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Carbon storage contracts require careful consideration by landowners

Image via Flickr/Alexander Steinhof (CC BY-NC-ND 2.0)

Taking steps to store more carbon could be lucrative for farmers and ranchers, but it’s still new territory.

From Texas Standard:

Carbon emissions, a leading cause of climate change, can be naturally sequestered and stored in the soil. And some Texas landowners are now being paid for just that.

Companies interested in lowering their climate footprint will pay landowners to manage their property so that it stores more carbon. But these kinds of agreements are new, and there are lots of questions to consider before signing a contract.

Tiffany Dowell Lashmet is an associate professor and extension specialist in agricultural law with the Texas A&M AgriLife Extension service. She also writes the Texas Agriculture Law Blog. She spoke to the Texas Standard about carbon credit contracts.

Listen to the interview above or read the transcript below.

This transcript has been edited lightly for clarity:

Texas Standard: First, who's approaching landowners with these offers and who's purchasing the carbon their story?

Tiffany Dowell Lashmet: There are a couple of different ways that landowners are getting approached for these types of contracts. A lot of folks are being approached by brokers, which are sort of people serving as middlemen between big companies looking to purchase these carbon credits and the landowners who might be able to undertake some of the practices. There are some, though, where there are actual companies that are engaging in these sorts of transactions. Some ag-based companies and then some other companies where they’re not using that kind of broker aggregator as a middleman.

Just a little bit about the science here. Carbon and soil go pretty well together, but how is it that landowners, farmers, ranchers might try to capture this carbon and store it?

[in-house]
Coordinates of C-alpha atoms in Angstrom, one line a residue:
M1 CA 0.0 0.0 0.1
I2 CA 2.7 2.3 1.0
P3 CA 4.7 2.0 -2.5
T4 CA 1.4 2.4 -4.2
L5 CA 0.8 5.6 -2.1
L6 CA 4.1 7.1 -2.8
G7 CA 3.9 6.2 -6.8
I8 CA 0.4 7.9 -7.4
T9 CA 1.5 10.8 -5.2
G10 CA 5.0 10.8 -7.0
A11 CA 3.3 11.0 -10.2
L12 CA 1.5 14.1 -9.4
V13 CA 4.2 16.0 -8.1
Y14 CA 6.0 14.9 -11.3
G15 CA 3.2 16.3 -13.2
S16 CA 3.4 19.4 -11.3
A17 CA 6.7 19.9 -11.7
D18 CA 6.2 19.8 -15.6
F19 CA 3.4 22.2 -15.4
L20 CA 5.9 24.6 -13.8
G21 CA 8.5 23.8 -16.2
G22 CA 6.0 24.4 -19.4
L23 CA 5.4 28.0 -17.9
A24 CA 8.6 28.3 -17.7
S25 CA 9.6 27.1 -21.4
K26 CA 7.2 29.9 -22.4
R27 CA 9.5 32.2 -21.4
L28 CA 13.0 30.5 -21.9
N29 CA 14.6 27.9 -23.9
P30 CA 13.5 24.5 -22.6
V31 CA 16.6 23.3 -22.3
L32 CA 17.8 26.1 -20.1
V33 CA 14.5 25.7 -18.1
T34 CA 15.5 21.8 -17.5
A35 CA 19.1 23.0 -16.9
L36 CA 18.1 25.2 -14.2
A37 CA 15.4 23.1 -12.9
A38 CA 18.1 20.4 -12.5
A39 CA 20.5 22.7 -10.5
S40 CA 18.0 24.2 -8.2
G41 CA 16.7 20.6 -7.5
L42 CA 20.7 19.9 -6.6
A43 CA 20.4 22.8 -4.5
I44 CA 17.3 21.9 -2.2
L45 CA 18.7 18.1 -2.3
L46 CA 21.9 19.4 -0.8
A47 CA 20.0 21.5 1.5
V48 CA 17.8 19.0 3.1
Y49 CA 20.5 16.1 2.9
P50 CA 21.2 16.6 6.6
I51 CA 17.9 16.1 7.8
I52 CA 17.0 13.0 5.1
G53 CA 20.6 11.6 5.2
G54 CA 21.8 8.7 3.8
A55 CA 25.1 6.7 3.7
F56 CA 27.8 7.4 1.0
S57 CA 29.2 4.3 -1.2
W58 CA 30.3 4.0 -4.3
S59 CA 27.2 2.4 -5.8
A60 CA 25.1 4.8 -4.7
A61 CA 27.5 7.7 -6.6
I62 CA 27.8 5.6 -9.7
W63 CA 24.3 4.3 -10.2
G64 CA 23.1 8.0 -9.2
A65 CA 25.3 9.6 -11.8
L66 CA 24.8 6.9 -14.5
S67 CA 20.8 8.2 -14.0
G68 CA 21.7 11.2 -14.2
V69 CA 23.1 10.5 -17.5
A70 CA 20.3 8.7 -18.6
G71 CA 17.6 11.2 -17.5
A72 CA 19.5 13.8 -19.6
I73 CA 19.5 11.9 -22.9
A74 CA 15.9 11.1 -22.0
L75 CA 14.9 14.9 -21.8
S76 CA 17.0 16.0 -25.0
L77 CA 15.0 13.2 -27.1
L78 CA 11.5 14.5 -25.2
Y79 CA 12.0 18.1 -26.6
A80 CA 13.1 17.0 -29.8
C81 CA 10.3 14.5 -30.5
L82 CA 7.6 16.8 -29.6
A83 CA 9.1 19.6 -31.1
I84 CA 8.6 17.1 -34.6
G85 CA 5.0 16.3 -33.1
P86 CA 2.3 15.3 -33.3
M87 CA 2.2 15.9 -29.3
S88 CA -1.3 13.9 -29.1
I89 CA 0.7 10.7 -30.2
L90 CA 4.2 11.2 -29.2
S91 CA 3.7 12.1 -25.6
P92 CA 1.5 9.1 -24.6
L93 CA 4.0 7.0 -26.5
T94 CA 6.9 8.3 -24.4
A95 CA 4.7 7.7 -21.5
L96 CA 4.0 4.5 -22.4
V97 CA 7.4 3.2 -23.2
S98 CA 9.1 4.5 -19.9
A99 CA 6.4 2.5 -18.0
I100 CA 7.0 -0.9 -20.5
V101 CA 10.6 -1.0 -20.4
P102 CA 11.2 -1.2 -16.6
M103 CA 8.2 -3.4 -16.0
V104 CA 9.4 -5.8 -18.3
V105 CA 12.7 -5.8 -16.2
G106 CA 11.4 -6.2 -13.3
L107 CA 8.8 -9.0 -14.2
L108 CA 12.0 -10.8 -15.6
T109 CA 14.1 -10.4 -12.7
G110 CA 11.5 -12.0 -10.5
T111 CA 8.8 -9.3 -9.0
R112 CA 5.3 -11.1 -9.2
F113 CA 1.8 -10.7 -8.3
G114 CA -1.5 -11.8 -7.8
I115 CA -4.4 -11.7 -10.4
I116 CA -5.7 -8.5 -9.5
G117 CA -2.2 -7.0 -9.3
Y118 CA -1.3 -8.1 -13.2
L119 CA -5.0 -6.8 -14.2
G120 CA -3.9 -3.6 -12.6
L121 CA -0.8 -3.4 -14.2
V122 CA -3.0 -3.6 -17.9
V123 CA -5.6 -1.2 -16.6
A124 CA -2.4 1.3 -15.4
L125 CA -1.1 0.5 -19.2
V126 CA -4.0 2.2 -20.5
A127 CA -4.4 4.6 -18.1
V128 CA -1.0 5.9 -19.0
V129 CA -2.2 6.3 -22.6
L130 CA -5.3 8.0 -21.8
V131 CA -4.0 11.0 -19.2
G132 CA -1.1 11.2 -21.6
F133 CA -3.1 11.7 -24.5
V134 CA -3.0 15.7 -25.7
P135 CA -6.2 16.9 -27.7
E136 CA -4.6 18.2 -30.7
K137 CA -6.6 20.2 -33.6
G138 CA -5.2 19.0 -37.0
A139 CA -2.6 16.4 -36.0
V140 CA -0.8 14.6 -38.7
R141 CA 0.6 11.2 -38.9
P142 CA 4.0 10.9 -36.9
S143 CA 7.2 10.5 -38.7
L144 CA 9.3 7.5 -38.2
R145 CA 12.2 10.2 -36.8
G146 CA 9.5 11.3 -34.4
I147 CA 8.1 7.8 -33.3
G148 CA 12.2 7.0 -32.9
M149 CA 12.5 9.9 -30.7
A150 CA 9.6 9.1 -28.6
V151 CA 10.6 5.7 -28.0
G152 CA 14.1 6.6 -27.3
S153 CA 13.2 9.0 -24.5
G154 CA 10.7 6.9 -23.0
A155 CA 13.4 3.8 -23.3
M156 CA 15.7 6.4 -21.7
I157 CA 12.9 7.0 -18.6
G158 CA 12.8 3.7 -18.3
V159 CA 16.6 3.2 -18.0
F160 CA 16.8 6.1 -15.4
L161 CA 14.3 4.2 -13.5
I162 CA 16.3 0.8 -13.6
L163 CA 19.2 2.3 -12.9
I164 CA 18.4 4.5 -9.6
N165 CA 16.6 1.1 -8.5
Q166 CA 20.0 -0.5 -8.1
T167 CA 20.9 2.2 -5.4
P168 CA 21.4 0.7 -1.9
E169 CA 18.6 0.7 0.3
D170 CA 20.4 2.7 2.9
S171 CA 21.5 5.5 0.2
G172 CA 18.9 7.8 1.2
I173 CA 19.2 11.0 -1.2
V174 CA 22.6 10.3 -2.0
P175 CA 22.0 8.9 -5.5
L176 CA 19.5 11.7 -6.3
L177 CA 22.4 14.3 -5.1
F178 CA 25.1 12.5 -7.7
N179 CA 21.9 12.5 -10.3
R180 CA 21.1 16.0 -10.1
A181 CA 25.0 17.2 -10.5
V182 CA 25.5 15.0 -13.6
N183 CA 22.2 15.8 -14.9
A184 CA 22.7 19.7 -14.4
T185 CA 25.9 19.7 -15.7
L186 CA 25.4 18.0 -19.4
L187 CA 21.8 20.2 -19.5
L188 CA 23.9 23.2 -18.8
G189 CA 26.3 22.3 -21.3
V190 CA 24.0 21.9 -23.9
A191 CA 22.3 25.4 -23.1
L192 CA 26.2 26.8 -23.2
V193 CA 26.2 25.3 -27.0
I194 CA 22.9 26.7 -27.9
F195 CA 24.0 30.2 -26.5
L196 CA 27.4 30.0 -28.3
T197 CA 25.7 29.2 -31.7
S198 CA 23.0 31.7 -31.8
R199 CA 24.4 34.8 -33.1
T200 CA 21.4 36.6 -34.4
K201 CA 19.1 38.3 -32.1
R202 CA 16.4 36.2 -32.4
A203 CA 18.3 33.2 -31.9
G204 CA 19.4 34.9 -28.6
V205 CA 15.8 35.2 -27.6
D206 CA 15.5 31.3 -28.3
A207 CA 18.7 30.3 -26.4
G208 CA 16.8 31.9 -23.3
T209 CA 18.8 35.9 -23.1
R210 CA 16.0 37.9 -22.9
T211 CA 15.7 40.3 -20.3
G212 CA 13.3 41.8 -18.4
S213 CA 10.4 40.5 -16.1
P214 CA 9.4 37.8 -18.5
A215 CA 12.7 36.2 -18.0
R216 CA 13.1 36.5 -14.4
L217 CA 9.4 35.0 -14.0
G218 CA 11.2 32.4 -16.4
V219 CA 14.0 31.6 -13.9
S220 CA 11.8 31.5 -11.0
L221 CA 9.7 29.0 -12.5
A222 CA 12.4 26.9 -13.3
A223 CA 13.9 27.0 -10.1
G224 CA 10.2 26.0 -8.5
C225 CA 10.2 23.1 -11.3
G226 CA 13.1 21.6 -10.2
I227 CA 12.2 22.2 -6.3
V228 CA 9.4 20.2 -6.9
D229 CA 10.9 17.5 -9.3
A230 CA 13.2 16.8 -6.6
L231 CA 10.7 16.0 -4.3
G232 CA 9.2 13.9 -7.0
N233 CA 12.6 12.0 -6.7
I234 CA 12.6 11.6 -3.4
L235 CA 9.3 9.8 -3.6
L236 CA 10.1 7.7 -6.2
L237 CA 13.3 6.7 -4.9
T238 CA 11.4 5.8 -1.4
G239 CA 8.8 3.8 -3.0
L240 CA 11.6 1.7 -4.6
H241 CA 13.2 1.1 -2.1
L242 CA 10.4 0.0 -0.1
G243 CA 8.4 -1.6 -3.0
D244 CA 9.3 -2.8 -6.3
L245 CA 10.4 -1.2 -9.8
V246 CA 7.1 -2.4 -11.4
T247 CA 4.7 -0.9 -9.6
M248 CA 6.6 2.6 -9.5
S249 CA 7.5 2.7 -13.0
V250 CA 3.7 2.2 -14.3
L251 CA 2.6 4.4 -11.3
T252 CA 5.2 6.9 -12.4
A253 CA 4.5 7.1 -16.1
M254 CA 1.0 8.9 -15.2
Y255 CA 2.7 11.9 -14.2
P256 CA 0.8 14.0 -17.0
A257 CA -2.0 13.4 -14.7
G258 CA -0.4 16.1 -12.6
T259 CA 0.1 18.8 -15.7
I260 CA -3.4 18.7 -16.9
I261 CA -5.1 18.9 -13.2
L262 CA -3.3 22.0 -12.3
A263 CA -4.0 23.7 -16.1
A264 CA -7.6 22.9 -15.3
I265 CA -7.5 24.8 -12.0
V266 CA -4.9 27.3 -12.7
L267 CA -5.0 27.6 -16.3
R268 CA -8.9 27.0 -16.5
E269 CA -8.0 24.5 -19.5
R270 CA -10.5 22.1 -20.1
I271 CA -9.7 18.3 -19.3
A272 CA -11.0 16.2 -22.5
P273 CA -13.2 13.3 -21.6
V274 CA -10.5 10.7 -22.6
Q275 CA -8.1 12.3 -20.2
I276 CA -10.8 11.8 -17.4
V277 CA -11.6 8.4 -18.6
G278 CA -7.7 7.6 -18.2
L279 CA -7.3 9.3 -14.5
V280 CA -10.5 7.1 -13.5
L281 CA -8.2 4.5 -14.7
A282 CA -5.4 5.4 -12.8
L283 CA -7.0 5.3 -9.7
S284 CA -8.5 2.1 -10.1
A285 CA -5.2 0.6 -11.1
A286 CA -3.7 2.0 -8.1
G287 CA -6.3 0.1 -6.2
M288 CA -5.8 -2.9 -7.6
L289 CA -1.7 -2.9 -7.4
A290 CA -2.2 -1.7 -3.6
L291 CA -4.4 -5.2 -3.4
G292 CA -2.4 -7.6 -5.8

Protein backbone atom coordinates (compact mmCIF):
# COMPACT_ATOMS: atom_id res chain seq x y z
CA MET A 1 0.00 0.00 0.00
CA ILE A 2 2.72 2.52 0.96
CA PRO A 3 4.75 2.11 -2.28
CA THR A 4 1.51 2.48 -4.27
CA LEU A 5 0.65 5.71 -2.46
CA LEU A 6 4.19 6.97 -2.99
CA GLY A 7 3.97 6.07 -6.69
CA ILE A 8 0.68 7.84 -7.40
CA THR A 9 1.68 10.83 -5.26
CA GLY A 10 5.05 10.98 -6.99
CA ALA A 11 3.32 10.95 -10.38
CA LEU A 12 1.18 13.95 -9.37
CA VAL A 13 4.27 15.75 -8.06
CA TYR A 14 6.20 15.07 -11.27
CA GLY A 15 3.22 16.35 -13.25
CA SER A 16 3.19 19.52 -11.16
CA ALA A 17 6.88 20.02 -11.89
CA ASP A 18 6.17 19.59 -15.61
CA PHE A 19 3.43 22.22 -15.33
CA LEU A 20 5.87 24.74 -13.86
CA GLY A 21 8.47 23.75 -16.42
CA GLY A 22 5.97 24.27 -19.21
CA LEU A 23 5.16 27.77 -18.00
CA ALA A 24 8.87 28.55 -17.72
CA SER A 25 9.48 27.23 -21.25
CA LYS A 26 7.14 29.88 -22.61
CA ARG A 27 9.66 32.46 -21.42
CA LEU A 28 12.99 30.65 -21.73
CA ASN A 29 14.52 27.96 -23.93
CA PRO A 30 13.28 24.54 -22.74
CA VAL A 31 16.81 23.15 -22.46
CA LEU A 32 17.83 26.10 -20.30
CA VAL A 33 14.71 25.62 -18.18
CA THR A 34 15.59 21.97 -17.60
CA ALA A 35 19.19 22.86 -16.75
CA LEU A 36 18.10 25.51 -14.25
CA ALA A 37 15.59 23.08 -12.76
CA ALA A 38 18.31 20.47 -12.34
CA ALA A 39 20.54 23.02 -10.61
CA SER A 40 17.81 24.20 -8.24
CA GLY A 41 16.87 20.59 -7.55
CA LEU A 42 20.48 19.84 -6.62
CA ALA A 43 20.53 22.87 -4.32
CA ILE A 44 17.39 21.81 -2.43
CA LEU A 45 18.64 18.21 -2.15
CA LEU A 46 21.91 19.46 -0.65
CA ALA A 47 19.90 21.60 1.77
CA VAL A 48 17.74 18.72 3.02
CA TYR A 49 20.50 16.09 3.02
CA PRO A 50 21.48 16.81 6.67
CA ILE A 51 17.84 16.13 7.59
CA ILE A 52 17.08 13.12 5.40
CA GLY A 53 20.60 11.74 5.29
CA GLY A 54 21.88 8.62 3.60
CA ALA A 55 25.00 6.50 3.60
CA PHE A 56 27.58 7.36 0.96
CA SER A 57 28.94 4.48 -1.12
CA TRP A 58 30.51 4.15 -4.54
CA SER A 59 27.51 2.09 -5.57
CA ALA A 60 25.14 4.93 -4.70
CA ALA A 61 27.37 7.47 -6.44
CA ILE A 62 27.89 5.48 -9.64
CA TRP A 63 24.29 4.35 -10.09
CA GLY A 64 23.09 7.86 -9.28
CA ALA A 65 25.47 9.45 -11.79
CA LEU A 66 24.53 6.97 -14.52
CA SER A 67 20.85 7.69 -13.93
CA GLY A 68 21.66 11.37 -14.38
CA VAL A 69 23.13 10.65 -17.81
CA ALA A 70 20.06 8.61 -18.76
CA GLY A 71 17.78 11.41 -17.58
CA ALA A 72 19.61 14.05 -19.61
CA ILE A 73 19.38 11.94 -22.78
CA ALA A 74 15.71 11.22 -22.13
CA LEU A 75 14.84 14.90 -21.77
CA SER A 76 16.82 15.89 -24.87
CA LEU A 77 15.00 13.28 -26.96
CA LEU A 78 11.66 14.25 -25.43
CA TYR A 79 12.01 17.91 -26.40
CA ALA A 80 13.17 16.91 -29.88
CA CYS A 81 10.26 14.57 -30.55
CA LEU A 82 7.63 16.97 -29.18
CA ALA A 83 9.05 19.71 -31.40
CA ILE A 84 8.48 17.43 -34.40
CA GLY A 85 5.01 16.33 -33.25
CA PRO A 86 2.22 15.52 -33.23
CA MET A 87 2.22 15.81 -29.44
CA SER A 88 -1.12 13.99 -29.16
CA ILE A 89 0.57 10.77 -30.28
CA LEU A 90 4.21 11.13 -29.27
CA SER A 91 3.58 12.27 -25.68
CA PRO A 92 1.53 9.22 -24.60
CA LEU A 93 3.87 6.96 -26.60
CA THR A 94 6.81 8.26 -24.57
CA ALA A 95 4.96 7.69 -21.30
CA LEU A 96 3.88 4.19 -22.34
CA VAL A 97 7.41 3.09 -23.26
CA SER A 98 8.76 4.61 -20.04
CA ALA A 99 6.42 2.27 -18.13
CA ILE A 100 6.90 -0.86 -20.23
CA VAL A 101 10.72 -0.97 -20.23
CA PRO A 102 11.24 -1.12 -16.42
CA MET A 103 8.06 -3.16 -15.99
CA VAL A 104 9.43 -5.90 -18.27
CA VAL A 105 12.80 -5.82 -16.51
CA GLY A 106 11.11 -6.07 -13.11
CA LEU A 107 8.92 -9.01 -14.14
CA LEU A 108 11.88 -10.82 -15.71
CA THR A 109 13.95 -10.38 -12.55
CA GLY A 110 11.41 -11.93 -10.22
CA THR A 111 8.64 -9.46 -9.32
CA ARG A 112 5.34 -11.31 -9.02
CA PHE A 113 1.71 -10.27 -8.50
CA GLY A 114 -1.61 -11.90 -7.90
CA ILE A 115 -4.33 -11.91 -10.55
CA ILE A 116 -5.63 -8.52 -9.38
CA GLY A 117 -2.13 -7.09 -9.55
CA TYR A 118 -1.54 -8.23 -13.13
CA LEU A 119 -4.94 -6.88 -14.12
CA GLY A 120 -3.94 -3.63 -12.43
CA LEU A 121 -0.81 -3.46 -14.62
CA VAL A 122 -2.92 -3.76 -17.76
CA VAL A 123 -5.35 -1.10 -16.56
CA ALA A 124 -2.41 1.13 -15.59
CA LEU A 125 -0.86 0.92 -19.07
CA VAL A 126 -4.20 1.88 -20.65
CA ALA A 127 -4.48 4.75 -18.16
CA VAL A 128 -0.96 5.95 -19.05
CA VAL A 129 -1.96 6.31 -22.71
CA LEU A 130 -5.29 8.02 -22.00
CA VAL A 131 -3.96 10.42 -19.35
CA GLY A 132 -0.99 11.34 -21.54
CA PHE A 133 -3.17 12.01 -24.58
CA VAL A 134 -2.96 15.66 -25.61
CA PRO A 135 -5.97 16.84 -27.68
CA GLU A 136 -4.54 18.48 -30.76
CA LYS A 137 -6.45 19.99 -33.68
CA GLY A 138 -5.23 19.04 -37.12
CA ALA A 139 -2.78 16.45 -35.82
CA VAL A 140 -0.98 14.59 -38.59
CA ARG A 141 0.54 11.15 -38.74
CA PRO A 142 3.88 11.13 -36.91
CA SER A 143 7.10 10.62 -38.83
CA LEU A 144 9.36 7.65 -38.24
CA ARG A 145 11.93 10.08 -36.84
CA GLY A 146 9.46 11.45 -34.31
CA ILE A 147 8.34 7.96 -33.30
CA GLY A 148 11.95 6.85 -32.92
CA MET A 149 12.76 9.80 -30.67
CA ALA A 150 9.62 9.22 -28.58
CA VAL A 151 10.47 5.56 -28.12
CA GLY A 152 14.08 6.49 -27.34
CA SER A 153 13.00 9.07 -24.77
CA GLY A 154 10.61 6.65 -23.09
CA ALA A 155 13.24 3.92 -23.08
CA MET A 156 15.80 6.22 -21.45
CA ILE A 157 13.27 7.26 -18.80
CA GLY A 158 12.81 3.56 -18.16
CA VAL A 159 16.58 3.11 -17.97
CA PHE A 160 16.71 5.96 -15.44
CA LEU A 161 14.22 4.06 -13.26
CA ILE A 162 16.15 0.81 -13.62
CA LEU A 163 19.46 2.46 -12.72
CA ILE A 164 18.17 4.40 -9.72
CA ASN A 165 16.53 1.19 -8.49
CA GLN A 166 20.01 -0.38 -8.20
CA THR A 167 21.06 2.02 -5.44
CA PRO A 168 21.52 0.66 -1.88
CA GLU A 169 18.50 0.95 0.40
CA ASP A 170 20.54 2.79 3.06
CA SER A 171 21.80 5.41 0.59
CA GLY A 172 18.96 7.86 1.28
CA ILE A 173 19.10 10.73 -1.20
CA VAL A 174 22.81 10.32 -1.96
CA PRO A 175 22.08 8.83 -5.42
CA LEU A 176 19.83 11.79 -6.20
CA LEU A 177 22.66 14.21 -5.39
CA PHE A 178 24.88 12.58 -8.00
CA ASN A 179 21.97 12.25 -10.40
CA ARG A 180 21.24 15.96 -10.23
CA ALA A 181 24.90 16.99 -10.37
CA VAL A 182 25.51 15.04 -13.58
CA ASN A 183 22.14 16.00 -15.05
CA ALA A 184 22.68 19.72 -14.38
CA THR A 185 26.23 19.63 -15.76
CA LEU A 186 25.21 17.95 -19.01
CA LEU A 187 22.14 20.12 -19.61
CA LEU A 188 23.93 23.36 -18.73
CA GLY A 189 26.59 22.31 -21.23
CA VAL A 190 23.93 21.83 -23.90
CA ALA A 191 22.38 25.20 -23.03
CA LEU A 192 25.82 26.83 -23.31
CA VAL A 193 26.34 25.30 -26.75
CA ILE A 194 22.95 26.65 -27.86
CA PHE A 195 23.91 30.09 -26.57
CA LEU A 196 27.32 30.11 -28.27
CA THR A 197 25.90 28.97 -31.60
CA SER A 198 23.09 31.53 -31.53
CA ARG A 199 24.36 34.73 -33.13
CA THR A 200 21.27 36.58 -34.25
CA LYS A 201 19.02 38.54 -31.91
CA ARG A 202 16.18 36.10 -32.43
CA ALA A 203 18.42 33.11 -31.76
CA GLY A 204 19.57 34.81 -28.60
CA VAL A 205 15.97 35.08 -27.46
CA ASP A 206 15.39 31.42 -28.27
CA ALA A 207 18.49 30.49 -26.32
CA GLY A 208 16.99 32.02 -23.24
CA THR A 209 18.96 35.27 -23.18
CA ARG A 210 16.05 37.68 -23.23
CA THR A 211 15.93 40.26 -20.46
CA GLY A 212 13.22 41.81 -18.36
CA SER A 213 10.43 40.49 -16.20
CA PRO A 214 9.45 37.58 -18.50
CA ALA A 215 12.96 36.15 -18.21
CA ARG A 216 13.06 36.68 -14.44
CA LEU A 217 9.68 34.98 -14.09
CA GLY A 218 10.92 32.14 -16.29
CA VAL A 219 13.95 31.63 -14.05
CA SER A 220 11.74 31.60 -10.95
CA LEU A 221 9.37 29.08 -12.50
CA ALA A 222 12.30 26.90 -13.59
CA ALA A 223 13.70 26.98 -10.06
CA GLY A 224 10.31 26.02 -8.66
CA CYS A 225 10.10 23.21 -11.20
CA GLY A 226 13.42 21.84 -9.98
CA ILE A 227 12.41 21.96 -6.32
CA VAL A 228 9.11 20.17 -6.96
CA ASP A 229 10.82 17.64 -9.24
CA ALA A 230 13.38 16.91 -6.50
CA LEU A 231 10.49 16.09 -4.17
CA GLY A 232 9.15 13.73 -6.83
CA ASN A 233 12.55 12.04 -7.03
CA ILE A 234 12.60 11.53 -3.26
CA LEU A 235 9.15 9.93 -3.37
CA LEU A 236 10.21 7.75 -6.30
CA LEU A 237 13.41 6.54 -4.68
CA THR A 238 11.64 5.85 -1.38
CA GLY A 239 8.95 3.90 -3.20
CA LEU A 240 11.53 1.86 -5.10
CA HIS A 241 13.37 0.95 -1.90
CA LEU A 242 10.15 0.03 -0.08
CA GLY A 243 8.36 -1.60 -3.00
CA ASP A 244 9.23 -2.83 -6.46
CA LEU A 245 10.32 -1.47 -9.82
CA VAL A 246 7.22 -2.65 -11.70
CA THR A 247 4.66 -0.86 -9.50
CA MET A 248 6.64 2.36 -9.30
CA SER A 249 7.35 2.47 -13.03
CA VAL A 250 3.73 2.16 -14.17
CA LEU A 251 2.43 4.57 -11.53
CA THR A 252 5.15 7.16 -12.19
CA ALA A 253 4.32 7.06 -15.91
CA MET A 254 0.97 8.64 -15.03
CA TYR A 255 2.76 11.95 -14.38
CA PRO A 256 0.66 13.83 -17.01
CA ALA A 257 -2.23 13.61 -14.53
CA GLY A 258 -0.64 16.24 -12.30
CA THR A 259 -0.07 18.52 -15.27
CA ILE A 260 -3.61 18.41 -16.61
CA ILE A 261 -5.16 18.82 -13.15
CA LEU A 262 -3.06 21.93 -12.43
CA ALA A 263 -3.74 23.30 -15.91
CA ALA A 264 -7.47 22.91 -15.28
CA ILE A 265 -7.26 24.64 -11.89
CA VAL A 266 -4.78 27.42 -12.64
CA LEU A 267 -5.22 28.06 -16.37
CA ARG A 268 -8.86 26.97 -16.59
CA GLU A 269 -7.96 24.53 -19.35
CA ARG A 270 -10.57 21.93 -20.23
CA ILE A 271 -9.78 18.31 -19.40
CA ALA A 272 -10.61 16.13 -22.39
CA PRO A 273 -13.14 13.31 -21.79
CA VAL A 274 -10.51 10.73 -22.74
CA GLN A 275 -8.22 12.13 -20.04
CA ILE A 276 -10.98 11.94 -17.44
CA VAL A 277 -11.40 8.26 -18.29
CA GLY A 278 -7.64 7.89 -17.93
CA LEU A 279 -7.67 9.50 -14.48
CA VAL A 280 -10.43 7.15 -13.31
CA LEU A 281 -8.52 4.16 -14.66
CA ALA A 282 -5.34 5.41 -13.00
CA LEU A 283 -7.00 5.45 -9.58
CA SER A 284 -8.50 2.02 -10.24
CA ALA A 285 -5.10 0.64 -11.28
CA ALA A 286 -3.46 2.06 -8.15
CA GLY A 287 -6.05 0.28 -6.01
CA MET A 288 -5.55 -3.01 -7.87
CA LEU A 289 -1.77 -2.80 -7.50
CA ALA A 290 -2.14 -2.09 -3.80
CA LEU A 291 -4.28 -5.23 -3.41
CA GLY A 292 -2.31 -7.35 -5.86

There are a number of ways that that can happen. Just by normal farming practices, there's carbon that does end up in the soil. But there are certain practices that can be undertaken that increase the amount of carbon in the soil. That's what these contracts are really looking for.

So, as far as farmland goes, that may look like either reduced ttill or no till farming, where they're not plowing a field, they're leaving some of that organic matter or biomass on the top of the soil. Cover crops is another popular concept. For range land, a lot of times what these contracts are looking for people who are interested in doing regenerative grazing where you kind of rotate around where you've got your animals on your property. And so those are some of the types of farm or ranch practices that can increase carbon in the soil.

So in a way, this is the commodification of things that ranchers and farmers have been doing for some time and asking them to do a little bit more of it and make a little bit more money?

That's true. And that raises an interesting issue in the contract standpoint. And that is if you're somebody who is kind of an early adopter of one of these practices – let's say you've been doing no-till farming already. Are you able now to sign up for one of these contracts and get the benefit of that? Or is the contract only available to people who would make that change now? That's real depended on the contract and the company. And that's a real concern that farmers and ranchers are having to watch out for.

Is there a way that we can understand just how much money may be at stake here? Is there a per -acre amount that would be a target for a contract?

I hate to give you the typical lawyer answer, but it really just depends on the contract, and they're structured in a number of different ways. Some of them offer you just a per acre payment for implementation of an activity. Some of them, though, are based on the actual amount of additional carbon that's sequestered in the soil. So they might go out and get a baseline measurement, and they might come back in five years and measure again. And your payment depends on the amount of carbon that was added to the soil so far is really dependent on the contract.

So fine print matters quite a lot. And I would imagine that may be in part why we're seeing some reluctance to sign on the dotted line here.

I think that's exactly right. The fine print matters a lot. And when you're looking at carbon contracts, they're just kind of a different animal. There are things in here that are different than if you're signing a contract to sell your wheat, or sell corn. And so I think people have been a little bit hesitant until they see how some of this shakes out, how some of these programs maybe are working for their neighbors or people in other places

What are a couple of questions perhaps someone should ask before entering into an agreement like this?

I think one of the most important questions is to really pin down exactly what practices are you required to undertake. Make sure you understand those practices and the additional costs that those may have for you. I think another really important thing is to look at any sort of penalties in the contract, if for some reason you're unable to engage in the practice, or just the amount of carbon you anticipate being able to add. Does it play out when they come to measure? I think those are two of maybe the most important things to look at,

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